Saturday, May 8, 2010

the not so pretty side of D

Another D-mom shared this on her blog and I felt like reposting it here. She found it from someone else and didn't know the original author so I can't give credit where credit is due. This is not one of those feel good stories or blog entries. This is real, this is raw and these are the thoughts that go through our heads as we confront this awful disease called diabetes.

"No one could ever understand what a family goes through who has a child with diabetes. I mean it is ‘just diabetes,’ right? To those who know, no explanation is needed and to those who don’t, all the explanation in the world isn’t enough to truly explain.

Truth is, it isn’t ‘just ...diabetes.’ It’s a world that scares the hell out of all of us as parents. It’s a world where no parent should watch their child, or their children, suffer daily.

We don’t need to be told again and again that it could be worse; it could be this disease or that disease. We don’t need to be asked again for the millionth time, “Will they grow out of it?” We don’t need to hear from someone that it’s really not that bad to take a few shots. We don’t need to be called up to the school. We don’t need to worry if the falling down in soccer, or football, or lacrosse, or playing in the yard is part of their activity or if they are collapsing from a hypoglycemic reaction - and we hold our breath until they get up again. We don’t need that.

It’s these times. It’s the sleepless nights. It’s playing the diabetes police to our kids. It’s the feeling guilty on playing the diabetes police to our kids.

It’s the constant and burning wish that our lives be normal again.

Our lives are NOT normal.

But we don’t live like there’s a problem, do we? The feelings of fear, anxiety, guilt - and did I mention fear? - are kept inside though, aren’t they? They are kept inside because we want normal again, or as close to normal as can be, for our kids and for us too.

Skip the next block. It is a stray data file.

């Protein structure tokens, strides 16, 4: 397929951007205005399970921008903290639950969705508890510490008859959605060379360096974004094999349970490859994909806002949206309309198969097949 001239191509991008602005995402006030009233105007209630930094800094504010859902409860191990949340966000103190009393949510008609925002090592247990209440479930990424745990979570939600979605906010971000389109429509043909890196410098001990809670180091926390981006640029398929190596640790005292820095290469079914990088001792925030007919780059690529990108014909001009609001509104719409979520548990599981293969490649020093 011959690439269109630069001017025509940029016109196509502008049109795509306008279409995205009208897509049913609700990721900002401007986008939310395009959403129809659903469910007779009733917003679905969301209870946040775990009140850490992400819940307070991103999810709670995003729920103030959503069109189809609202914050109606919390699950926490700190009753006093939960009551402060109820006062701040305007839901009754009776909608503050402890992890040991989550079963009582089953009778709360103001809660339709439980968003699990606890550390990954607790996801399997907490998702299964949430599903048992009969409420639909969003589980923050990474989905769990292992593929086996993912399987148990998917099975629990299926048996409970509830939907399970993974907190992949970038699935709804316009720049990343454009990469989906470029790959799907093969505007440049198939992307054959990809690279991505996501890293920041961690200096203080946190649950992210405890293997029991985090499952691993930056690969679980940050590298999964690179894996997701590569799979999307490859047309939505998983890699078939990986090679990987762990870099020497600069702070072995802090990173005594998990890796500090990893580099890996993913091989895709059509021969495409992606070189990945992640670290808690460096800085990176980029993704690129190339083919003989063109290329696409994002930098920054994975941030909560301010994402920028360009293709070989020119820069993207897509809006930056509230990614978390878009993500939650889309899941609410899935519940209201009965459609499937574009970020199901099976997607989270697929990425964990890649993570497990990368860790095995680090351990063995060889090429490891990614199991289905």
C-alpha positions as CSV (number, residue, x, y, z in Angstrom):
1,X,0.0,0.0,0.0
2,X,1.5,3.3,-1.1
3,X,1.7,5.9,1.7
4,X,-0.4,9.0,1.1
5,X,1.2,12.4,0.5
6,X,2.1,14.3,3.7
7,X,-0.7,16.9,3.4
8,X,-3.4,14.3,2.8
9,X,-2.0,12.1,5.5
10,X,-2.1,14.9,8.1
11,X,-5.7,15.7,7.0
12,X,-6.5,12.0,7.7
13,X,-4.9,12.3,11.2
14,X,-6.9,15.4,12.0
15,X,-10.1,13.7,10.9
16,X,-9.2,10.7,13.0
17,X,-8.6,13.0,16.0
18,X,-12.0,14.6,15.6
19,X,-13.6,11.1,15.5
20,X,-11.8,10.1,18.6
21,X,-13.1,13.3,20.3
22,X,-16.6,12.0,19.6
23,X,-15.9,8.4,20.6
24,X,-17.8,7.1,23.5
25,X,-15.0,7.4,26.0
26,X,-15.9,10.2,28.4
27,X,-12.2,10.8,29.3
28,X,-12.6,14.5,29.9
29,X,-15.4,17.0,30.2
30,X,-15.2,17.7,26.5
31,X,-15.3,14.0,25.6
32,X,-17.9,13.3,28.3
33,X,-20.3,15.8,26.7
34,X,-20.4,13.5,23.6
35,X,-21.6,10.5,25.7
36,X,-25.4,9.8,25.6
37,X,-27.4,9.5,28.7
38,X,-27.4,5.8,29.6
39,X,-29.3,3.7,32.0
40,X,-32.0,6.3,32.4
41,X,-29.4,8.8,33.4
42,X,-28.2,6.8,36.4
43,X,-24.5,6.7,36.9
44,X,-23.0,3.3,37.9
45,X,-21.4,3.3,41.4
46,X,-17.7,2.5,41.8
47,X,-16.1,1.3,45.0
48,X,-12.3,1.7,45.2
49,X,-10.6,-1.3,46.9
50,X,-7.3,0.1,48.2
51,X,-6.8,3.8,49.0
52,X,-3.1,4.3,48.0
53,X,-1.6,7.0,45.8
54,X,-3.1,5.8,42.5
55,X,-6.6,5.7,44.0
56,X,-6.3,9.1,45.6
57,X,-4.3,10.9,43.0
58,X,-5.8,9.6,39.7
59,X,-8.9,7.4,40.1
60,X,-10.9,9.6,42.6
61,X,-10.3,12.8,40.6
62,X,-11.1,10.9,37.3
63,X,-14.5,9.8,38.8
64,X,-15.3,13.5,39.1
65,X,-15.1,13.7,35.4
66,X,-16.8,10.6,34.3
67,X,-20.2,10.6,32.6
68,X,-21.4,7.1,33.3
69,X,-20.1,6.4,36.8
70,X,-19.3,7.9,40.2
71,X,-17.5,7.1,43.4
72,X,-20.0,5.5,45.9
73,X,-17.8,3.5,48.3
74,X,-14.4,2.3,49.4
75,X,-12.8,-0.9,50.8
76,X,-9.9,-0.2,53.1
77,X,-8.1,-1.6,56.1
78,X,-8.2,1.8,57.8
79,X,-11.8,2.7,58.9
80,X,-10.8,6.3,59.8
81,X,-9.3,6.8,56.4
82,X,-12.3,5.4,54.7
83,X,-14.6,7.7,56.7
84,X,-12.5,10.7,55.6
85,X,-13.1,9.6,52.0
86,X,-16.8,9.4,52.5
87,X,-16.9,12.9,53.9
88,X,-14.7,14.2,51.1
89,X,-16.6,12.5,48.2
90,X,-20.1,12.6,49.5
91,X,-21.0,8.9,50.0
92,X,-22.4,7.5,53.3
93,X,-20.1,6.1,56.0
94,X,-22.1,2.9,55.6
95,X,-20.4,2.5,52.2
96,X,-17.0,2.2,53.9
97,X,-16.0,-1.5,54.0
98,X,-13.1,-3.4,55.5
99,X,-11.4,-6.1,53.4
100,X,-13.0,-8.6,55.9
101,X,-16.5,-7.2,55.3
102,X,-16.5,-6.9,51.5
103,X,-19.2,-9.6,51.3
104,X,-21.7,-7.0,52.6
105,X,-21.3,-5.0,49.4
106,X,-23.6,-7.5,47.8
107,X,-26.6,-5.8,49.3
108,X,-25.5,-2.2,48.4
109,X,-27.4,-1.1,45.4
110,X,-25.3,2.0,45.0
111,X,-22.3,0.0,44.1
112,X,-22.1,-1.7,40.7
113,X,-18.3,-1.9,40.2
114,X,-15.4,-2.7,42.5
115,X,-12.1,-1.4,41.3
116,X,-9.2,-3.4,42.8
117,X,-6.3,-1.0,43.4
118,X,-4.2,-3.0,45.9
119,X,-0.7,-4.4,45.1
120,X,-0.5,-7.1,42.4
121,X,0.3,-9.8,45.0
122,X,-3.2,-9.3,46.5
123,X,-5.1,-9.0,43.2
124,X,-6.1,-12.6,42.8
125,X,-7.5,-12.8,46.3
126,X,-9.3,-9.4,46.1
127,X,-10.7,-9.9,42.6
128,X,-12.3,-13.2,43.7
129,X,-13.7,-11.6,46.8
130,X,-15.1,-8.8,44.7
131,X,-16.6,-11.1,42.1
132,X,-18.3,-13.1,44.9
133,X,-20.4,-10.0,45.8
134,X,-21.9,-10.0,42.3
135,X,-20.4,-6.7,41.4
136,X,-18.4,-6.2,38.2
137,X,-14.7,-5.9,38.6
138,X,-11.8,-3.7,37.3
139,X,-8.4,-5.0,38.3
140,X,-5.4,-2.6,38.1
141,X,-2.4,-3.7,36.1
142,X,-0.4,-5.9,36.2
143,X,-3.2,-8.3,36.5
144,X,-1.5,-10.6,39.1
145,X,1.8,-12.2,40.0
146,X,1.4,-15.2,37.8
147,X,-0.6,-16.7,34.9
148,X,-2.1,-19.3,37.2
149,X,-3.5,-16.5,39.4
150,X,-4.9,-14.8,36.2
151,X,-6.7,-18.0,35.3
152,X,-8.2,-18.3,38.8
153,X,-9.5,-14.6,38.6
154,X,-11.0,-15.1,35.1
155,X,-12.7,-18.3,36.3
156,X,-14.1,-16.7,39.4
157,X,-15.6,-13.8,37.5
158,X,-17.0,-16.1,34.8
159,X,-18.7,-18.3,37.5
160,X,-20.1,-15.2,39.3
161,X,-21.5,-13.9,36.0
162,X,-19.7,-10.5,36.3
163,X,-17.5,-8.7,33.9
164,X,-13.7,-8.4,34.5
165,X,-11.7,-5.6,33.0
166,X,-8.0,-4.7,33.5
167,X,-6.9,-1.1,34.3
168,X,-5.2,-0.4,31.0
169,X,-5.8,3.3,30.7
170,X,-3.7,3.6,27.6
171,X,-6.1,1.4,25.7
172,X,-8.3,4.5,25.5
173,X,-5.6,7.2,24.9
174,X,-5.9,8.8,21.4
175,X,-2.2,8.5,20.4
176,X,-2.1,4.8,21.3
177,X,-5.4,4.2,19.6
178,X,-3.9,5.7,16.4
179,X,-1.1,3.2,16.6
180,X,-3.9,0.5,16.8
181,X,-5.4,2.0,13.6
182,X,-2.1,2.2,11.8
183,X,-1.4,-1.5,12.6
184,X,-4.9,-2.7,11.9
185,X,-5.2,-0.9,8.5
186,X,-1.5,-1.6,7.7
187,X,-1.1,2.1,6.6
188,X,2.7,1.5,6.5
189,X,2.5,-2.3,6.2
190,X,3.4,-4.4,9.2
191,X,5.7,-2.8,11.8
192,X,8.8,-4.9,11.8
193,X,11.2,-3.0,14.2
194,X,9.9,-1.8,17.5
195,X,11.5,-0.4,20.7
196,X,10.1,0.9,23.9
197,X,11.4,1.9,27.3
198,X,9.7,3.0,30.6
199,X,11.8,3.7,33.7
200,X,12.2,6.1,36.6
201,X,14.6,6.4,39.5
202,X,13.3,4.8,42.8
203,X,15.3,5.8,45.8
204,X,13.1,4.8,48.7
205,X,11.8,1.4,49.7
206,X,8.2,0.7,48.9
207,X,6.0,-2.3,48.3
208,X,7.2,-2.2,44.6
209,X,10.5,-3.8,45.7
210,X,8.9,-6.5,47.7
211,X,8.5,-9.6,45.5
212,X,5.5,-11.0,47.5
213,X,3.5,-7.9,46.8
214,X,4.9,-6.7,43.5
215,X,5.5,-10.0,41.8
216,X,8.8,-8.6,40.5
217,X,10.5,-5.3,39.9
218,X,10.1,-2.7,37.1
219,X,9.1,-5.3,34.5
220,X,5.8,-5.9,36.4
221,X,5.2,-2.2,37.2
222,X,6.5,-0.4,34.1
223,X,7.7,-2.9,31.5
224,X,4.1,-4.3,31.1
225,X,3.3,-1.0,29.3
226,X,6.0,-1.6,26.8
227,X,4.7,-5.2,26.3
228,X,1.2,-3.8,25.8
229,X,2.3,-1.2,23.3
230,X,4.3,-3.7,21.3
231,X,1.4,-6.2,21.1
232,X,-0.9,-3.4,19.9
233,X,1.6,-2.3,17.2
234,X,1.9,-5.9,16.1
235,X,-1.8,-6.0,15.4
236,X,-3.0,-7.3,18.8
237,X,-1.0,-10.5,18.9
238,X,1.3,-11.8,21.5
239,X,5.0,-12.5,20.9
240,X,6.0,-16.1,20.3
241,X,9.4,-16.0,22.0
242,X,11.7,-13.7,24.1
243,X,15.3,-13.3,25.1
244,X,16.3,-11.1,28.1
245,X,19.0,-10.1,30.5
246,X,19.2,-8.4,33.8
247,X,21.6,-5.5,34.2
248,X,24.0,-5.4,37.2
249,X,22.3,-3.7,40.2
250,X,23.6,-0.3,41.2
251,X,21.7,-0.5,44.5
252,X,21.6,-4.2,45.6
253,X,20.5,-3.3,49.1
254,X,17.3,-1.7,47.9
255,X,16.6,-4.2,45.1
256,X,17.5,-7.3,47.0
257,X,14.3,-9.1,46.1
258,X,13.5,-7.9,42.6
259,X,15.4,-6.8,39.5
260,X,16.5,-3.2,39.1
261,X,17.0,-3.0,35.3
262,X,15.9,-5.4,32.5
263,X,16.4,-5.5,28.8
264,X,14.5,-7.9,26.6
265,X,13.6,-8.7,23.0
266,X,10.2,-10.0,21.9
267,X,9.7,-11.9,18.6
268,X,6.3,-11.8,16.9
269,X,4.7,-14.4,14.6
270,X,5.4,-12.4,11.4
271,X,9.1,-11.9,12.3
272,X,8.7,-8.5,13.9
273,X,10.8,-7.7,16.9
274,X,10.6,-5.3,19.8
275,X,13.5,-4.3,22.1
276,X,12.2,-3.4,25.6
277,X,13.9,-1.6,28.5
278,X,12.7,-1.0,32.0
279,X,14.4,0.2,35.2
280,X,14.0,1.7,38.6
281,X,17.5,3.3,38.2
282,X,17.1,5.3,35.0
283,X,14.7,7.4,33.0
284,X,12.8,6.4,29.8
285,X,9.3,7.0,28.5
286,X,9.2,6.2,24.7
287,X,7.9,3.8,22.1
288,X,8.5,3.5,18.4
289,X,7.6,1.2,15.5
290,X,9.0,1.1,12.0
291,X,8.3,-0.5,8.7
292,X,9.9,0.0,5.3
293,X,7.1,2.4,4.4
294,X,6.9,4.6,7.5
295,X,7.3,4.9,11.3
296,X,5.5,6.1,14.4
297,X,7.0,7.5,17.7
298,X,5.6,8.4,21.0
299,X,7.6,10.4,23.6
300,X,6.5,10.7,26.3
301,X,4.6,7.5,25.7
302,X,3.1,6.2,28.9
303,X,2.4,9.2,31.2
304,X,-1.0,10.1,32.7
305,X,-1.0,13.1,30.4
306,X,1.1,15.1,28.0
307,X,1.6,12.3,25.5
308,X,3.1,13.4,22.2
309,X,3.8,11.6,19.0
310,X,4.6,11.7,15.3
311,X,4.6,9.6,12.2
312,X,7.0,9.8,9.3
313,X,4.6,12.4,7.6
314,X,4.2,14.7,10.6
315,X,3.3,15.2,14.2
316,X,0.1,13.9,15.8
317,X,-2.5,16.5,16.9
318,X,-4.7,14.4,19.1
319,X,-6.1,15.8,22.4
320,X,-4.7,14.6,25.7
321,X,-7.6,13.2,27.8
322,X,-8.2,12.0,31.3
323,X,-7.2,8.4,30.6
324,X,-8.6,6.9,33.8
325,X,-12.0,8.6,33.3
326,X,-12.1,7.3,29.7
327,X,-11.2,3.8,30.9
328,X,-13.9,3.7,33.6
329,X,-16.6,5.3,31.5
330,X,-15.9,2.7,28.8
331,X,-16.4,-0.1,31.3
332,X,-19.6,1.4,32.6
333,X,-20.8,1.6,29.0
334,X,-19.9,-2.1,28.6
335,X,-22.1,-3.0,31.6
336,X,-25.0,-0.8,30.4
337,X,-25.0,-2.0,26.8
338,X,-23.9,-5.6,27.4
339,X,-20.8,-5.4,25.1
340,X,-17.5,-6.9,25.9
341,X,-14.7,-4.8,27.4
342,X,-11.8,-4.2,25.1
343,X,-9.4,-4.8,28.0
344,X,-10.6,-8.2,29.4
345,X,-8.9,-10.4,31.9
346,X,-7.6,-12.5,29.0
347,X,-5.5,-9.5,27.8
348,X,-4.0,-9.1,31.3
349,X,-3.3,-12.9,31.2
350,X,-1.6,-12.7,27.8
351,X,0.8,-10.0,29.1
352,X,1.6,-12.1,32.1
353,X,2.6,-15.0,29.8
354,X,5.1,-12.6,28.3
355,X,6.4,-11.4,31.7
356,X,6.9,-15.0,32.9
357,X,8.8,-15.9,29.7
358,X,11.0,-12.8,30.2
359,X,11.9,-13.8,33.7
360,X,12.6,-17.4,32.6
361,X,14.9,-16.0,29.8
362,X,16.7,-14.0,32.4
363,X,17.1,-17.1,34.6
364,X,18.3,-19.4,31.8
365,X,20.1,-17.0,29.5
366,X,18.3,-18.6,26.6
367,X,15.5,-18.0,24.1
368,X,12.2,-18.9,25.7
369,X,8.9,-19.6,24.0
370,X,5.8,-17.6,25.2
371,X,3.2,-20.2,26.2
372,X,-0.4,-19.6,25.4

So we smile, we try not to overact when things go haywire, we smile when a relative we love says something stupid like “So you just cut back on their sugar, right?’ We cry alone, we cry in silence, but most of all we move on.

Most people just do not know what we go through because we do not live our lives in defeat. We try to stay upbeat.

But still, deep down inside we all have the fears and showing them outward is something we work real hard just not to do. But they are there, we all know they are."

This is from a mom whose daughter was diagnosed with T1D at just 9 months old. Having a 6 year old with it is hard enough but a 9 month old, I can't even imagine.

Growing up with diabetes does not make a child blind to the world around them. It does not make needles hurt them less, or make them any happier about the endless pokes that come with type 1 D. It does not make the dream of carefree eating less appealing or make them want to skip dessert while everyone else indulges. It does not make hypoglycemia feel less scary. It does not make them less self conscious about having to stop, test and drink a juice on the playground or in the middle of class. It most definitely does not keep them from wondering why other kids don't have to deal with any of this.... They KNOW the difference.

Getting diabetes as a very young child does not have an upside, if you don't believe me ask an experienced pediatric endocrinologist. It puts you at much greater risk for every bad thing that diabetes has to offer, both physically and emotionally. It is extremely hard on the child, the caregiver and the entire family. The only silver lining is that you can't remember anything about your child being normal and healthy and neither can they.

No comments:

Post a Comment